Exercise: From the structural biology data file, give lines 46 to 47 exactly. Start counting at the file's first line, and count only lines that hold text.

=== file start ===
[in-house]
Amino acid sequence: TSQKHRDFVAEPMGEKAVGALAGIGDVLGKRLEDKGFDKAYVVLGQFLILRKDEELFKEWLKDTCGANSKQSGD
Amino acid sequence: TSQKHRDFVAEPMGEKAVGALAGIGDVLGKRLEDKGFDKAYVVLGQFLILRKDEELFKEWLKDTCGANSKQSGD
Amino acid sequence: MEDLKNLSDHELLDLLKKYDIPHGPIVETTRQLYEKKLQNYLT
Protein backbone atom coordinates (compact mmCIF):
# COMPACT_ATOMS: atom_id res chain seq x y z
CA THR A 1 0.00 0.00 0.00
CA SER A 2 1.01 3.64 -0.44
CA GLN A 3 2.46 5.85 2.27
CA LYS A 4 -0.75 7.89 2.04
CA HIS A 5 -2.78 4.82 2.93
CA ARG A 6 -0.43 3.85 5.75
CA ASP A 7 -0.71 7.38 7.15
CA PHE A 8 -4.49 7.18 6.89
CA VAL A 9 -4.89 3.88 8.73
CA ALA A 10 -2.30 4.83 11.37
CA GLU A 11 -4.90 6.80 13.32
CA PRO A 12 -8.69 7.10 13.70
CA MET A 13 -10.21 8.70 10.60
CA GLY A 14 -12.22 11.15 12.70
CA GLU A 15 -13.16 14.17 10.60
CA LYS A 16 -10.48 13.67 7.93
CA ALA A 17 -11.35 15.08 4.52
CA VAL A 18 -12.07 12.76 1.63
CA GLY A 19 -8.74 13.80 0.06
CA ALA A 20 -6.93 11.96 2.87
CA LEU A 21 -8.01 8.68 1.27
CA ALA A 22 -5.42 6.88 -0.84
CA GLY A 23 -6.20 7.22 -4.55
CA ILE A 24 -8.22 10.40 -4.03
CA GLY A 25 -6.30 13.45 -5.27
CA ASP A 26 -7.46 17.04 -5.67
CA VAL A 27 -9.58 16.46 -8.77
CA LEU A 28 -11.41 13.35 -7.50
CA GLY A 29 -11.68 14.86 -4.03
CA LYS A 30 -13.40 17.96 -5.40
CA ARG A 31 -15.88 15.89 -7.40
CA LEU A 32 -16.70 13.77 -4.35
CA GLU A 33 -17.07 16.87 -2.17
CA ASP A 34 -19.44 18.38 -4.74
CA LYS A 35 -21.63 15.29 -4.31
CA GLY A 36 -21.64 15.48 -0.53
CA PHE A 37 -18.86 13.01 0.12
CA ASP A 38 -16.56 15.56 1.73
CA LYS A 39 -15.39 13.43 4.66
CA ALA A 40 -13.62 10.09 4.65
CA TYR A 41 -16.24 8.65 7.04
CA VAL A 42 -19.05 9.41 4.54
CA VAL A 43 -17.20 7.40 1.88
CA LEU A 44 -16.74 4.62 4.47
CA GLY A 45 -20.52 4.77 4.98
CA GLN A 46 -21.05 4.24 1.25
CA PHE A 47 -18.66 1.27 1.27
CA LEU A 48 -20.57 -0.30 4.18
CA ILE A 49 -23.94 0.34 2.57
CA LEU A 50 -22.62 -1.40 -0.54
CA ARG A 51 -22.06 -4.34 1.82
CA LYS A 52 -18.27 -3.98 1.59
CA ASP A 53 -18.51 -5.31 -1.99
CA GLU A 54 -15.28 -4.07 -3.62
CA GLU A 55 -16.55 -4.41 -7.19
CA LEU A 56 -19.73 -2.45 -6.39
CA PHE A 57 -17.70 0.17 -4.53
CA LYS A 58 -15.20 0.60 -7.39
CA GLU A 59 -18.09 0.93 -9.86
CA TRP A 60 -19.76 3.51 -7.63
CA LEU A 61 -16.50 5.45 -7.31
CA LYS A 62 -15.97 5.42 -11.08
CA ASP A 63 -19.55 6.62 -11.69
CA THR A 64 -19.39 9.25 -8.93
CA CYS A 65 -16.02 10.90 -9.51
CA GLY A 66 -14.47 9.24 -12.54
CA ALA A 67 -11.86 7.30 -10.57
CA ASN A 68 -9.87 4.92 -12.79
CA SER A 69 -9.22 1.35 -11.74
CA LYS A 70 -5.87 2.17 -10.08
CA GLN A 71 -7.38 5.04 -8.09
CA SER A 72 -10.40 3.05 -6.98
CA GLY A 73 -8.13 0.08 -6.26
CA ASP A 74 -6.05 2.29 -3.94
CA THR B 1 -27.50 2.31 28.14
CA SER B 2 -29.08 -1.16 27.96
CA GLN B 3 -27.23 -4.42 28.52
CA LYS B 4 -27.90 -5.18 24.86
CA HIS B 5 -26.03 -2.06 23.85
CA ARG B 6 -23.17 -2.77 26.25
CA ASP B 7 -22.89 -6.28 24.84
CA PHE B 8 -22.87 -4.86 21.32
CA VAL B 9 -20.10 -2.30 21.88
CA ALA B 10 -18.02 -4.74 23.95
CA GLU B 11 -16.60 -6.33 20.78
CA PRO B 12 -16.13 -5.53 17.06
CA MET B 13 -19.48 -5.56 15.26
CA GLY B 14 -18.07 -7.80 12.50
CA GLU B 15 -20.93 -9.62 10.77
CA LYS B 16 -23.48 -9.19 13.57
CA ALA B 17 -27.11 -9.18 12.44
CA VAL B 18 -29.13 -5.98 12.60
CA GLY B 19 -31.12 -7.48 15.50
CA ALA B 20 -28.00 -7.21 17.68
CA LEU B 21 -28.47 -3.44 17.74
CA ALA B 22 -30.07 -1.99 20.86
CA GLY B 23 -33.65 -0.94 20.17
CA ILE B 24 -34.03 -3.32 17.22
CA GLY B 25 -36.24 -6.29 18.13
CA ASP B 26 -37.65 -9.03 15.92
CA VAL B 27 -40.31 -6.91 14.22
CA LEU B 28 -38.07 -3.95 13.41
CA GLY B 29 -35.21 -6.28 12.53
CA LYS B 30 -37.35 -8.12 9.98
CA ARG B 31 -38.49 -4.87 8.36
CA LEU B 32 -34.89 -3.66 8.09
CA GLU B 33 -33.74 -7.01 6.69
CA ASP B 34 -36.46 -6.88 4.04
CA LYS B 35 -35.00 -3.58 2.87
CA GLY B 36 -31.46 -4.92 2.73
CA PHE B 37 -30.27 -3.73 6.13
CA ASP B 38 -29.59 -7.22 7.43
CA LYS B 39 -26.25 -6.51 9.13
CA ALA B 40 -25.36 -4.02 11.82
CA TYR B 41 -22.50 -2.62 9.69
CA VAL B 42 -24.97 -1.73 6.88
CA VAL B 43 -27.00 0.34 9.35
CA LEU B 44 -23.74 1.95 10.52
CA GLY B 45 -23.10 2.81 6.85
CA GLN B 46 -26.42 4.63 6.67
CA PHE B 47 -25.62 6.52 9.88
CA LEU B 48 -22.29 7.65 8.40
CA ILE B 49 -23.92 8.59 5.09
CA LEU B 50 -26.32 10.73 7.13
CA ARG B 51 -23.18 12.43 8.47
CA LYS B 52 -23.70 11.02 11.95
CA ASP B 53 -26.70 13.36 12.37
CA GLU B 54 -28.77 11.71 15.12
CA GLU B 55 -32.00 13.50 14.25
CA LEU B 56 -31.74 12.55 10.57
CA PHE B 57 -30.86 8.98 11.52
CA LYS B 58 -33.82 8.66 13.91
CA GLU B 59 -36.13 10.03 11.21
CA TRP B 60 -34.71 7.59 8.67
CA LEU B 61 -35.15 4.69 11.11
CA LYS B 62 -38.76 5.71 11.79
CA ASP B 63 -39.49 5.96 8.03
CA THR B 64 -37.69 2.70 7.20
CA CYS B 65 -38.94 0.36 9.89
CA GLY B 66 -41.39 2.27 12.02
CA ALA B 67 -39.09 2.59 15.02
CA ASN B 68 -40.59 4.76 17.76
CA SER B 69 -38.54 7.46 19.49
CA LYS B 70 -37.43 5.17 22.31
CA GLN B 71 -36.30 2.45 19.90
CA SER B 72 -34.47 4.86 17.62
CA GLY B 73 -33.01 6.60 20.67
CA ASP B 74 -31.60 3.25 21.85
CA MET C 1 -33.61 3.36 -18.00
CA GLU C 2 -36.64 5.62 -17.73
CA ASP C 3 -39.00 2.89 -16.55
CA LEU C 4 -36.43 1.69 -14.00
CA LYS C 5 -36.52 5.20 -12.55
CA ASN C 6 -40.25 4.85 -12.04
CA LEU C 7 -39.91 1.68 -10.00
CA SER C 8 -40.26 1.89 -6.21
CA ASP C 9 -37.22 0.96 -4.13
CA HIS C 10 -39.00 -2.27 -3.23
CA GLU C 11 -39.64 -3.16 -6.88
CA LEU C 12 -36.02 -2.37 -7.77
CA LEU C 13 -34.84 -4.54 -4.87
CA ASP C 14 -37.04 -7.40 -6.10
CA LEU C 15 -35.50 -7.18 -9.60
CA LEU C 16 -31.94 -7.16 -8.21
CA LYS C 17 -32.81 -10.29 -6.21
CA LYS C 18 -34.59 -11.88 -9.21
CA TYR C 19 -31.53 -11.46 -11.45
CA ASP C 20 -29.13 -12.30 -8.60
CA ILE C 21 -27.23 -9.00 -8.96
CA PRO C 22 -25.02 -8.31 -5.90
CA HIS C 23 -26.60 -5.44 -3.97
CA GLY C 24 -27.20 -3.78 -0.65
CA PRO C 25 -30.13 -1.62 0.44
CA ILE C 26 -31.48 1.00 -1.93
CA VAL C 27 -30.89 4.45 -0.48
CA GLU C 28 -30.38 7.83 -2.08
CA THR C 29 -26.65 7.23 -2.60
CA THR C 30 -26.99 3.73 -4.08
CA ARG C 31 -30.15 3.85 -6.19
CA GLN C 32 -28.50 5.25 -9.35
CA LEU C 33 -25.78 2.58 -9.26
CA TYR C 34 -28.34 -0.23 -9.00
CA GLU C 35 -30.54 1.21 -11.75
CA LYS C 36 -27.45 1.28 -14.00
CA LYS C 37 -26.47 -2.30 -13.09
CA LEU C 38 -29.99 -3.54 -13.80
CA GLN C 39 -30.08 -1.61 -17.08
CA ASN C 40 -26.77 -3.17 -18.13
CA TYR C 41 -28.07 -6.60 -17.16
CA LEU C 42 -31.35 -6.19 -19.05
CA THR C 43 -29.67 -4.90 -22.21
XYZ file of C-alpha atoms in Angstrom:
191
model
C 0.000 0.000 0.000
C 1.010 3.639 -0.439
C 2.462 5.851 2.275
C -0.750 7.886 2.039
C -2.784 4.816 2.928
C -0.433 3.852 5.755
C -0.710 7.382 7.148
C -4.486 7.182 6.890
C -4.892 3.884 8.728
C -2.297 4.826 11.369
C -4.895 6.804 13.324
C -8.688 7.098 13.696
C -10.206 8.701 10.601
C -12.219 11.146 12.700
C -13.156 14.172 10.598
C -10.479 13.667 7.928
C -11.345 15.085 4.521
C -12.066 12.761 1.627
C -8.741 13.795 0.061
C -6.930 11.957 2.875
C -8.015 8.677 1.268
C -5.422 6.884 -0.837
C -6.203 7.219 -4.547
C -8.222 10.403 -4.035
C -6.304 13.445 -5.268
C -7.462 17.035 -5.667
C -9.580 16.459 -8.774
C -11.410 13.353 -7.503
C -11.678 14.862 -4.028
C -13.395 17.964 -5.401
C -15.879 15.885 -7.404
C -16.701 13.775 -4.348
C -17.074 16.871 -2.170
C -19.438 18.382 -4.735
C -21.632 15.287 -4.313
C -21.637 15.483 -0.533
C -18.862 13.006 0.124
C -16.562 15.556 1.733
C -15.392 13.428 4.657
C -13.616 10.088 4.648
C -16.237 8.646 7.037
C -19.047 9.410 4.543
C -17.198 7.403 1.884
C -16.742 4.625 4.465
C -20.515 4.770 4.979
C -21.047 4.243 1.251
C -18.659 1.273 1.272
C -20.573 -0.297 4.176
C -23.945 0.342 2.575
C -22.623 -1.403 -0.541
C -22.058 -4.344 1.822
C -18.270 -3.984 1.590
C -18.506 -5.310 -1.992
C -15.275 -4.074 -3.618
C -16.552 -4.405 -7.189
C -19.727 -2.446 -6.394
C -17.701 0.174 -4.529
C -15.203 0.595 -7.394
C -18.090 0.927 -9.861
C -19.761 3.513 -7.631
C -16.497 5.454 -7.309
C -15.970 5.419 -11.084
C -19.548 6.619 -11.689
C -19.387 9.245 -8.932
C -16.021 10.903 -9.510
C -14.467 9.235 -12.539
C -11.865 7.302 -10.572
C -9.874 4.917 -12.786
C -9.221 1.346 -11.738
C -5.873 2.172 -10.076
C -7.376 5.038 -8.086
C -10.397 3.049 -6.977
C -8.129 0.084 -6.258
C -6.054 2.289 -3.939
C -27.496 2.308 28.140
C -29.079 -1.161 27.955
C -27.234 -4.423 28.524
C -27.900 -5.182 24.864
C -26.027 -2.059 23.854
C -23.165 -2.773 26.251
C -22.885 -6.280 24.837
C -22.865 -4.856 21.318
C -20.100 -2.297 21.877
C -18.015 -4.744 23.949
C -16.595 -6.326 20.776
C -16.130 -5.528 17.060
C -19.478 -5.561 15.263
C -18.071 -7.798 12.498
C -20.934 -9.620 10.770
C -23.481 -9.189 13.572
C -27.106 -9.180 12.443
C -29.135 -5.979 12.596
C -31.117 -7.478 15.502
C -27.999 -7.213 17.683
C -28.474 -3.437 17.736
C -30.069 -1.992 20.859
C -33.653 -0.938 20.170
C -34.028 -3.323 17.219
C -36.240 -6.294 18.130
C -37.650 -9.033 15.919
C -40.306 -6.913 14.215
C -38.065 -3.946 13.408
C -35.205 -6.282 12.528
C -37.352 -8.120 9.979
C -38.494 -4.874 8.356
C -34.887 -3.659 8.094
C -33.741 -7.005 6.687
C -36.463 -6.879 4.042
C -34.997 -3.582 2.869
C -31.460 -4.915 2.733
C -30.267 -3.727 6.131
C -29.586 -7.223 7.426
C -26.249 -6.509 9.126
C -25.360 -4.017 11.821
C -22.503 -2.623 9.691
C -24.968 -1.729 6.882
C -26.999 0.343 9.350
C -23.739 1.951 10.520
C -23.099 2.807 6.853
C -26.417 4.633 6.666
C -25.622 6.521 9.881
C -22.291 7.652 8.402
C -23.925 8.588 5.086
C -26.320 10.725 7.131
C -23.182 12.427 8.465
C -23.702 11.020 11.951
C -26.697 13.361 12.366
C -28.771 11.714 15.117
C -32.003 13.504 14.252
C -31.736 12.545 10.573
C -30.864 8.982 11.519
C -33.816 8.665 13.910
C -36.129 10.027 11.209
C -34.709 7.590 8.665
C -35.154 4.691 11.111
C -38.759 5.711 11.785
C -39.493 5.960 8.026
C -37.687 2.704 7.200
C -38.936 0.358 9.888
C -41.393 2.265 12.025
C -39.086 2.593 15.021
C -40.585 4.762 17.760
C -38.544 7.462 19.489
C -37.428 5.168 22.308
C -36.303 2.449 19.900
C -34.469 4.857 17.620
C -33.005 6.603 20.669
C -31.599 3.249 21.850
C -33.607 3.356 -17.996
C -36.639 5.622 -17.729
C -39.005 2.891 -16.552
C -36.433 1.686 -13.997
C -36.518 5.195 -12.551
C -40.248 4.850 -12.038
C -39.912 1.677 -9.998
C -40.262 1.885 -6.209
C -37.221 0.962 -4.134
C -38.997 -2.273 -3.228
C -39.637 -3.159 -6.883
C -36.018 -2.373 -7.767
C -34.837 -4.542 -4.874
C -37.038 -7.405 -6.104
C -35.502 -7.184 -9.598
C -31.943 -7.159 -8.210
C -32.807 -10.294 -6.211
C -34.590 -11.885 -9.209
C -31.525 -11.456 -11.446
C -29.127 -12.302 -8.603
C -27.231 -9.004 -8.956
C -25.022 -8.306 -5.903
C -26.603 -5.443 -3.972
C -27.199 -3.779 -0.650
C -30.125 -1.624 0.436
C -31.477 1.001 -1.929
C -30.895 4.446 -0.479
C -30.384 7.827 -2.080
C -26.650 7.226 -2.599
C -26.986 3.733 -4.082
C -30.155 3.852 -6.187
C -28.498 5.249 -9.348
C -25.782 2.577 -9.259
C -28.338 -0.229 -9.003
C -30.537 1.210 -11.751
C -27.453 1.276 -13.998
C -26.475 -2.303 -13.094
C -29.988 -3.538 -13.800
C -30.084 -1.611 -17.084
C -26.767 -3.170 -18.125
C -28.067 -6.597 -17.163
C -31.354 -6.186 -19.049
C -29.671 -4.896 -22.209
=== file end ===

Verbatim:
CA ALA A 40 -13.62 10.09 4.65
CA TYR A 41 -16.24 8.65 7.04